The US may slam Japan today on cars, Sachs says, but it may later wish it had supported the WTO's "rule of law," because the balance of economic power is tilting toward the Pacific Rim. Others agree. "The shift has just started," Courtis says. "And the shift to come is going to be tremendous compared to what we've seen."
By the end of 1993, the dollar value of the economies of Japan, China, and the rest of East Asia was about $5.5 trillion. By comparison, the dollar values of NAFTA and the EU were about $6 trillion and $6.5 trillion respectively.
But a decade from now, East Asia's economy is projected to be the world's largest, bolstered by 55 percent to 60 percent of the world's economic growth, Courtis says. In that period, North America is expected to produce $1.5 trillion in new wealth, Europe about $1.6 trillion, and East Asia about $3.8 trillion.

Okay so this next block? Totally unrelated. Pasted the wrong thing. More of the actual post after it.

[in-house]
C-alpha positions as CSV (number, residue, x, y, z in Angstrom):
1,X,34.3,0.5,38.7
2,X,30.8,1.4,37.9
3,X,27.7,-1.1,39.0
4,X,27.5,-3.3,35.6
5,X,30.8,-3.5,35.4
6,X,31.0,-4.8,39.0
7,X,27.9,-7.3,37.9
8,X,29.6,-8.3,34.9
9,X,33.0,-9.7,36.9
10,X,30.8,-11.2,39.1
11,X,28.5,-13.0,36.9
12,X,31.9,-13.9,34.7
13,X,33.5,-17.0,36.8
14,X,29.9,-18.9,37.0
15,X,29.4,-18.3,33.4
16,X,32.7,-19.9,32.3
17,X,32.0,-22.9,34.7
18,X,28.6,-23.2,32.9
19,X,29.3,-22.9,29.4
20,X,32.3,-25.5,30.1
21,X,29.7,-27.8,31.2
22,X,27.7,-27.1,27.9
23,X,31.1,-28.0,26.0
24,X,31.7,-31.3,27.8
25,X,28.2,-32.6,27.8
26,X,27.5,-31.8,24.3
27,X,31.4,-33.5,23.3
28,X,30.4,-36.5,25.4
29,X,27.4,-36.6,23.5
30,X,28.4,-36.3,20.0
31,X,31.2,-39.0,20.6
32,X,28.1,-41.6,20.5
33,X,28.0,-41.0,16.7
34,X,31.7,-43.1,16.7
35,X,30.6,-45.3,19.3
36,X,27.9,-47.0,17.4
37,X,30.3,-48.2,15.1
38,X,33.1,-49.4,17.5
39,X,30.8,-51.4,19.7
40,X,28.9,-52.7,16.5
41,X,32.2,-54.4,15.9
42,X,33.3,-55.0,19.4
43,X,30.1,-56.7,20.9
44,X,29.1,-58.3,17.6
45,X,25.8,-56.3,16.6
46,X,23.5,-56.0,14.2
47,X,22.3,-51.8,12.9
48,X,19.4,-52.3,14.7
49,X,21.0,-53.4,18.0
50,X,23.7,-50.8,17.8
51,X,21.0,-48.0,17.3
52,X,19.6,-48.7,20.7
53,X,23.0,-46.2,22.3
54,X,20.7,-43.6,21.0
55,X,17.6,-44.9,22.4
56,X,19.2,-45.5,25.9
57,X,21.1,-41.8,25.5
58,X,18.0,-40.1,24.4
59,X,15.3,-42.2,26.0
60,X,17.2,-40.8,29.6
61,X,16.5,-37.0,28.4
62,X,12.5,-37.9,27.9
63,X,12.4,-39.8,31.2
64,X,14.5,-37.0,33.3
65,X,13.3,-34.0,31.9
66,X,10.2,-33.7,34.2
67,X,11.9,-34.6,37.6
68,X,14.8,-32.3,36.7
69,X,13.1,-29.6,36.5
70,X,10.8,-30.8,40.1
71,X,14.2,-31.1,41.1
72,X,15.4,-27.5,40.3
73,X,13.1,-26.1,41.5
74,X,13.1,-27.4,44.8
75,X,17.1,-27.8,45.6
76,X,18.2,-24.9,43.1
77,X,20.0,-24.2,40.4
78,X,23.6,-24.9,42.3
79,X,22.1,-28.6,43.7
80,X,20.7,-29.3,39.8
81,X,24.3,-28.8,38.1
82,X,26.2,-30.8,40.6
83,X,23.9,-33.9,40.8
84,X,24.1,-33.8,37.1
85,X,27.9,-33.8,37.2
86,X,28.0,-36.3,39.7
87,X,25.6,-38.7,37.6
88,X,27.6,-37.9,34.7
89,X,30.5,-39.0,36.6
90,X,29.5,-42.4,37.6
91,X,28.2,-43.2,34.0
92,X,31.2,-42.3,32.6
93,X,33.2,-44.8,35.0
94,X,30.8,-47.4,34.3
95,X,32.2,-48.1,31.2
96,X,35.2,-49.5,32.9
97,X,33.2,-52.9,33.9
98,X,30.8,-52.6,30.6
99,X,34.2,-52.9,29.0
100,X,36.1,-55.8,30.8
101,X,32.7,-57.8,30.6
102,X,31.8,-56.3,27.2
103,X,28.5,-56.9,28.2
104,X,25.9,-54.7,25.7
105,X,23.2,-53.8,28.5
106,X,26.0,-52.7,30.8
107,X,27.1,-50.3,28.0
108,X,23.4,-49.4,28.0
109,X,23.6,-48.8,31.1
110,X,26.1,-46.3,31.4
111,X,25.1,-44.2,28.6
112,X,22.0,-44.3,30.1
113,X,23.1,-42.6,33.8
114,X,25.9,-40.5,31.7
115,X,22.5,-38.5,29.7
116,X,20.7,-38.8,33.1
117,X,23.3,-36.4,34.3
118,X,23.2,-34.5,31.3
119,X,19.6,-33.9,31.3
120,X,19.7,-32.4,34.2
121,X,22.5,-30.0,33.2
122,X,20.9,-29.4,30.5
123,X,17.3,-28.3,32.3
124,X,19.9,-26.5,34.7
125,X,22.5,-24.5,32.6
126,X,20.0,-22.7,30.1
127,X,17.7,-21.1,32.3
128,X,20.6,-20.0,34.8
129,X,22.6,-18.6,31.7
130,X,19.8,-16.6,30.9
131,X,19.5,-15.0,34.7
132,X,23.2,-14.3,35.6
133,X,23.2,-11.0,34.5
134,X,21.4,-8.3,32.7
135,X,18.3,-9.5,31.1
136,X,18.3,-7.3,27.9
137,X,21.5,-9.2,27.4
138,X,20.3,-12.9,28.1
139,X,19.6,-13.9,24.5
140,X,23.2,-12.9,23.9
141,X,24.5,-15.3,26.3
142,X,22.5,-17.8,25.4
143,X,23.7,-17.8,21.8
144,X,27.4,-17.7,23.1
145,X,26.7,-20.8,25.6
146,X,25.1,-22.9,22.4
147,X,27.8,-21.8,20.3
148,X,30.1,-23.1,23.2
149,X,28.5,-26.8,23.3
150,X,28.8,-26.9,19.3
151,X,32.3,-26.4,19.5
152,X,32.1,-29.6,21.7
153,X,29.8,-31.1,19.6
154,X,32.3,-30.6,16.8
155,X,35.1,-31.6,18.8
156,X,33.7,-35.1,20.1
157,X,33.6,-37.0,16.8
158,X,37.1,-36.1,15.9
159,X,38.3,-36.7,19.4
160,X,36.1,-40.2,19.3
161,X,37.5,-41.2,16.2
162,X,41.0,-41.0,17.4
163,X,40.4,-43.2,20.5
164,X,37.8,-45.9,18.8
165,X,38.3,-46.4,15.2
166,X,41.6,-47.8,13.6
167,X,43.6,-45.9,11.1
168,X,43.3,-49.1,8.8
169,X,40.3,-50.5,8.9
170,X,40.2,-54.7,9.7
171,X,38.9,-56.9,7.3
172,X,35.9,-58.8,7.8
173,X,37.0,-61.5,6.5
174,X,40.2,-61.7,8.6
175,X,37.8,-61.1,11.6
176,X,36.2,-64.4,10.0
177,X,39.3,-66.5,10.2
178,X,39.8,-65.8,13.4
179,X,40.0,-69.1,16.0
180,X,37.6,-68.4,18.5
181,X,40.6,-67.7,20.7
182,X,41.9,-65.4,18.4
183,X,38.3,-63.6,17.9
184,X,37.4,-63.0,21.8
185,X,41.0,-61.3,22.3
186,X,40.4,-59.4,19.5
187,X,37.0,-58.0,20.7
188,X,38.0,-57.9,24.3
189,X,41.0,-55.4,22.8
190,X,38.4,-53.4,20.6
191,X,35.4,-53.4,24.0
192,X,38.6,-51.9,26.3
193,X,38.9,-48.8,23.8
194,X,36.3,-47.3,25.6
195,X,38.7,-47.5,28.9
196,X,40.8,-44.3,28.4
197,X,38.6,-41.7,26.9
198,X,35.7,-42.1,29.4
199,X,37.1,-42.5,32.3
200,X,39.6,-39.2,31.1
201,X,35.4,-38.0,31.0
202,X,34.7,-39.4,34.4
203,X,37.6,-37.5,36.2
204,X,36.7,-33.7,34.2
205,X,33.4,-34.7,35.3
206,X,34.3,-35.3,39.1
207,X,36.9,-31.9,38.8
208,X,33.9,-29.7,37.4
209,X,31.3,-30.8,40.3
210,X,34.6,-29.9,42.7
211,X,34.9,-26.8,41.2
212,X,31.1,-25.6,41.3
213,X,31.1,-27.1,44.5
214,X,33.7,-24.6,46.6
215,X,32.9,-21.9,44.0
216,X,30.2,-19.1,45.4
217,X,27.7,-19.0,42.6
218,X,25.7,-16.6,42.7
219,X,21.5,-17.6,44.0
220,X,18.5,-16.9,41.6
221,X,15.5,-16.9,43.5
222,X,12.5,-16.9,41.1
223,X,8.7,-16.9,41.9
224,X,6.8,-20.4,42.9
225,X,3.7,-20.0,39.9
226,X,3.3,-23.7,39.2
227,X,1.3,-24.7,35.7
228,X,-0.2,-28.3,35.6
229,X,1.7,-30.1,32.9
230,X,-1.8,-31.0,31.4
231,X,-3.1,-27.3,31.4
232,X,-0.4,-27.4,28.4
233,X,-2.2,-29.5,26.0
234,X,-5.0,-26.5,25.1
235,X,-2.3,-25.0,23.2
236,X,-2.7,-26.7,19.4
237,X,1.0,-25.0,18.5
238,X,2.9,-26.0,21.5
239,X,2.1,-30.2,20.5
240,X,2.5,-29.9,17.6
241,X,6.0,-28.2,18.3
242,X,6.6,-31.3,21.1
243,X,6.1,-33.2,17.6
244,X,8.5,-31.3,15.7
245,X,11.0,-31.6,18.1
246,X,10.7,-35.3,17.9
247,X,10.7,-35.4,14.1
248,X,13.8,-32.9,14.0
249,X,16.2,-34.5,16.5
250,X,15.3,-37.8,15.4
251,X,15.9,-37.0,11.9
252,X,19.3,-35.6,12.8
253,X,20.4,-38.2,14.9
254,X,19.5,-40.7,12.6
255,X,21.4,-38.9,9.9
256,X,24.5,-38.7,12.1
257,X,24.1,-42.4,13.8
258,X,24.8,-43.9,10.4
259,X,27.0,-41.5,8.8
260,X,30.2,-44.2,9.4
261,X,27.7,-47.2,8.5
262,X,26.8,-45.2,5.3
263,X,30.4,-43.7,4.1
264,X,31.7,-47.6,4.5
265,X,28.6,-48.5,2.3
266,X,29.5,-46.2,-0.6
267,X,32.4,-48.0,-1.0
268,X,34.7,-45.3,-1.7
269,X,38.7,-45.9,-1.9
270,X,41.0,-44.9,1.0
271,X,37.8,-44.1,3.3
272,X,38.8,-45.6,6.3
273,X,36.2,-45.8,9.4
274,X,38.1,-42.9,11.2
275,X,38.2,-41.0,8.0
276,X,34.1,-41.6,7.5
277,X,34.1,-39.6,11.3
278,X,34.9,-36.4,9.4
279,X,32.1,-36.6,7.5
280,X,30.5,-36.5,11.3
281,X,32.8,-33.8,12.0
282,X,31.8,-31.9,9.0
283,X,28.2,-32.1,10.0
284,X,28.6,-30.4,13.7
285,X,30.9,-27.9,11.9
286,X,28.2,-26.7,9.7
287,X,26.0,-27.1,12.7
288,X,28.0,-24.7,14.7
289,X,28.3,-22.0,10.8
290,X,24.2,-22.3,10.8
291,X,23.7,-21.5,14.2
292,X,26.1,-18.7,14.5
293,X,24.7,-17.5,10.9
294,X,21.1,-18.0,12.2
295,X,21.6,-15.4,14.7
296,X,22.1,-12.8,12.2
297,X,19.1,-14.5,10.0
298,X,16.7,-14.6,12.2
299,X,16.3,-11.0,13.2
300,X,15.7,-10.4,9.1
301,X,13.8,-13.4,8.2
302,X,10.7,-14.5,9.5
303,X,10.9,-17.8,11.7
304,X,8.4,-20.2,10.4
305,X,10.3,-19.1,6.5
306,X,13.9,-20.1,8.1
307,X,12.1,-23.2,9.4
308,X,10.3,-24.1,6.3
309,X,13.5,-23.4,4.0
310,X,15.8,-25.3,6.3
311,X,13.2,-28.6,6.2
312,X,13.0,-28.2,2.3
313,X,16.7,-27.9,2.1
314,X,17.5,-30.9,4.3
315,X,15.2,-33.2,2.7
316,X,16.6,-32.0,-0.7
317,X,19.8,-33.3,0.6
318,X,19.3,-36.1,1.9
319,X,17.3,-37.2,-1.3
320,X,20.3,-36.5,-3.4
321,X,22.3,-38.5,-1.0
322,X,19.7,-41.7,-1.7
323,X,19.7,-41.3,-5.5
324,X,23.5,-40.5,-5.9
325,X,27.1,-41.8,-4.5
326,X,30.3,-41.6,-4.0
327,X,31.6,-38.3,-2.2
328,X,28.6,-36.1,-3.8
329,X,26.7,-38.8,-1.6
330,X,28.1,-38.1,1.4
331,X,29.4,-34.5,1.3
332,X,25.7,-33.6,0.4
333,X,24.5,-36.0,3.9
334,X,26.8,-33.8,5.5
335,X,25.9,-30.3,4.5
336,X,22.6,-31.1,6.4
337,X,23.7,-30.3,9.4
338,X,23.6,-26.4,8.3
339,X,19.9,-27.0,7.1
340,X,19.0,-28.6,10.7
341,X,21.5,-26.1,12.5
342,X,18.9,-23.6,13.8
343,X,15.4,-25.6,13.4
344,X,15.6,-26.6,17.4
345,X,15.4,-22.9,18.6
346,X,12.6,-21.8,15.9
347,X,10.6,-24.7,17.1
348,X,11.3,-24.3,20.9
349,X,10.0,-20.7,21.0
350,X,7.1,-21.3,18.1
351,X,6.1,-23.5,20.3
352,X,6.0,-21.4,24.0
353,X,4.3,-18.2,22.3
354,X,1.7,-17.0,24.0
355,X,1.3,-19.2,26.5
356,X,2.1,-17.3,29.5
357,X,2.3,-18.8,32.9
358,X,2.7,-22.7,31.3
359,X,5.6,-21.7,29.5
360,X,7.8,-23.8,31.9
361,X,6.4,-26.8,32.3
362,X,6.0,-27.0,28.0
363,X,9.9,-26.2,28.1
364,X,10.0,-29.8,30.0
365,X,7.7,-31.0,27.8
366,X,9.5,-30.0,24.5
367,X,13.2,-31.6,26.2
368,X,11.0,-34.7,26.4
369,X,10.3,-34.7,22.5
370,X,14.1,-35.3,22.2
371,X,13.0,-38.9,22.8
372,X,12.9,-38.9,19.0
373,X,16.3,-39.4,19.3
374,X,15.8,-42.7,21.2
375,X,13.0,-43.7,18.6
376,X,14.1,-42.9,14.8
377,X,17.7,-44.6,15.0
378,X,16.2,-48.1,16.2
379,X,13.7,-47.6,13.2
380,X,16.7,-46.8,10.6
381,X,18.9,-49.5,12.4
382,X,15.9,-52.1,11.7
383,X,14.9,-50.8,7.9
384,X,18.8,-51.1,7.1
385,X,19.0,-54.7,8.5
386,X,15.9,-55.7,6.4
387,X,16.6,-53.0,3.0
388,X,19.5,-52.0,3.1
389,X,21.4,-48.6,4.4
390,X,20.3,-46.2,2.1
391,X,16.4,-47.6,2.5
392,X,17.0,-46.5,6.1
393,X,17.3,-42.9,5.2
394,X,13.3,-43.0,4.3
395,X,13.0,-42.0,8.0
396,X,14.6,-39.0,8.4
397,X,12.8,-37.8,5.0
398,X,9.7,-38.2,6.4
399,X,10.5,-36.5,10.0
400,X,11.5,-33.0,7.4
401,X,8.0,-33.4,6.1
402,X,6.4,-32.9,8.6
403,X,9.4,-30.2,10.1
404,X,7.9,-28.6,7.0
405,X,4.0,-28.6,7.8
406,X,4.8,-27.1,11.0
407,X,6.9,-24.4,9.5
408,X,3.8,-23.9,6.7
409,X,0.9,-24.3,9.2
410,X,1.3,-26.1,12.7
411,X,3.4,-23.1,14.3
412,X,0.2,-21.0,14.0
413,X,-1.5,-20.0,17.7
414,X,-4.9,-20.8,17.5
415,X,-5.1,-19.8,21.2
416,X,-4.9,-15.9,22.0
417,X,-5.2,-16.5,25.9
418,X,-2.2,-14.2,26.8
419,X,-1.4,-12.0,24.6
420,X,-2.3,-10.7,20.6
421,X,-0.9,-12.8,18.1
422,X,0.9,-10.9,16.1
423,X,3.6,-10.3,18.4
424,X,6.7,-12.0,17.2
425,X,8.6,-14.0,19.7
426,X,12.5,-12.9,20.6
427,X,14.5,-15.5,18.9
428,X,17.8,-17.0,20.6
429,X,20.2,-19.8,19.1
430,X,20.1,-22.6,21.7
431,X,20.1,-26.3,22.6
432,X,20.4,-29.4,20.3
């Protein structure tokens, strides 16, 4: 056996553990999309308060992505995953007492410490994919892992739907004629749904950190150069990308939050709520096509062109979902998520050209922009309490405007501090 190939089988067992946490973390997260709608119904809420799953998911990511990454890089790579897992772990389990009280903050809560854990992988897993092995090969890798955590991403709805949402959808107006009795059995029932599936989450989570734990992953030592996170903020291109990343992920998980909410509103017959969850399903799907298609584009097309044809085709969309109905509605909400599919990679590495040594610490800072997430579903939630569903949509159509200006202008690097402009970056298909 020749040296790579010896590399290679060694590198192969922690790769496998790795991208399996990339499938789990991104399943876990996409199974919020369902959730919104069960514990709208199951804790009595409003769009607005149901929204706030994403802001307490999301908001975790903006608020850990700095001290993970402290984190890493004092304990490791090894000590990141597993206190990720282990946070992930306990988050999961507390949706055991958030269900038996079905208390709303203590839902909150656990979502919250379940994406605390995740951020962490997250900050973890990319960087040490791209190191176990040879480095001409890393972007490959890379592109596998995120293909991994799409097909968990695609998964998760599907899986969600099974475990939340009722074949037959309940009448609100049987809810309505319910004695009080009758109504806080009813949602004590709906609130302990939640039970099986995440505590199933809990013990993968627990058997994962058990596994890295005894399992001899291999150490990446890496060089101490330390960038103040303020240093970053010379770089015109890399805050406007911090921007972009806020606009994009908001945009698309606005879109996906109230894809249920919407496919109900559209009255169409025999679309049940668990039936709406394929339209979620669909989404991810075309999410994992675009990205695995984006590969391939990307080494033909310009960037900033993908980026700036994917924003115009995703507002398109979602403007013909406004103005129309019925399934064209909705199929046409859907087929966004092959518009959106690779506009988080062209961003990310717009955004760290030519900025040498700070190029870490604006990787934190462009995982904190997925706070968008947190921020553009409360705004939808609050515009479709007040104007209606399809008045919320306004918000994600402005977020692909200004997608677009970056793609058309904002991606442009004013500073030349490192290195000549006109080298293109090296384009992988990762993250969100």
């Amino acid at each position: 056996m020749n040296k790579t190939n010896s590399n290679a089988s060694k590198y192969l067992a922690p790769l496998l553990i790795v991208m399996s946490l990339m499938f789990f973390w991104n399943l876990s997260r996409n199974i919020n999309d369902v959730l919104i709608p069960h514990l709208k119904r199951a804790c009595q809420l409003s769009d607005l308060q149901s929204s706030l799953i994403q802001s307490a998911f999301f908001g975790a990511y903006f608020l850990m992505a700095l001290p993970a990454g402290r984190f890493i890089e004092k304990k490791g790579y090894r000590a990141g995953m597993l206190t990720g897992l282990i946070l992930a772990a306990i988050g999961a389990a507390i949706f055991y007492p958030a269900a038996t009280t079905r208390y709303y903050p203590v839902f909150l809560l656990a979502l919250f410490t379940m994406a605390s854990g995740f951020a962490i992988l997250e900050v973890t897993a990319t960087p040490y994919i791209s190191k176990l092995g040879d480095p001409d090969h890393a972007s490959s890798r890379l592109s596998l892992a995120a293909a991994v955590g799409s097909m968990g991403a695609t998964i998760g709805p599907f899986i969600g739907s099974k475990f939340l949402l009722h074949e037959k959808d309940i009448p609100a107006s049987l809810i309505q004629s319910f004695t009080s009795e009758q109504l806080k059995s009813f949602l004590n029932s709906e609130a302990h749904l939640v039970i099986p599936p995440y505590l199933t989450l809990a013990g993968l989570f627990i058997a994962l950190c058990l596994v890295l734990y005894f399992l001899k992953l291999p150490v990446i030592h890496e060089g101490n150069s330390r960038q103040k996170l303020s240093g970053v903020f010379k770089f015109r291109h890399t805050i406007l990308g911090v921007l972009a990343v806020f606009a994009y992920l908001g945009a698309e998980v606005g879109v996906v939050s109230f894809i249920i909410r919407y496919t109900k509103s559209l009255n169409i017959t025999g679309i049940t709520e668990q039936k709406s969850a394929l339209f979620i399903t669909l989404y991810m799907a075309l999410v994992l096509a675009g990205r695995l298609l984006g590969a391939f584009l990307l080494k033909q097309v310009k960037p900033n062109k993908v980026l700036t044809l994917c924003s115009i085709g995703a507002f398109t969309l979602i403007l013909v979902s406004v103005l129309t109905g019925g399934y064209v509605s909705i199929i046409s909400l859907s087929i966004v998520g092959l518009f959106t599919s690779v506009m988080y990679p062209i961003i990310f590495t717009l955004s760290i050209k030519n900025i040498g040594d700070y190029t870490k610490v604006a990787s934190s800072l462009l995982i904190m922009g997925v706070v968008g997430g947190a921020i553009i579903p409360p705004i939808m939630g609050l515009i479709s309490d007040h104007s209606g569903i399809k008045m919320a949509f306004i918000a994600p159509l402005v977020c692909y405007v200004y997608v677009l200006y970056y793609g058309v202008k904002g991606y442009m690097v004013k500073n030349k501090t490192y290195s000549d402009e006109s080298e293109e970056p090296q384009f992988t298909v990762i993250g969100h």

That, he says, portends a shift in the "center of gravity in world economy" in political as well as economic power. When it comes to reorganizing international financial institutions, East Asia will want more power in the IMF, World Bank, WTO, and the United Nations.
What this shift also means is that the West will eventually have to compete more effectively for capital. And it will have to do this either with higher interest rates that stymie economic growth or by lowering standards of living and cutting social services.
"The huge social-welfare programs have been the glue that has held our political and societies constituencies together during the cold war," Courtis says. "But today, Europe and North America no longer have the means to sustain these."
Citizens will have to fend for themselves more than in the past, says Judith Maxwell, a Canadian economist. Firms that have "trimmed fat" through major layoffs must also pay some of the social costs of becoming internationally competitive - like providing day-care or elder-care centers.
"Market forces unleash cold winds," she says. "The insecurity that arises from those cold winds places a greater demand, both internationally and domestically, for creativity on the part of the state in helping citizens to be resilient - even though, in the final analysis, it is the citizens themselves who have to be resilient."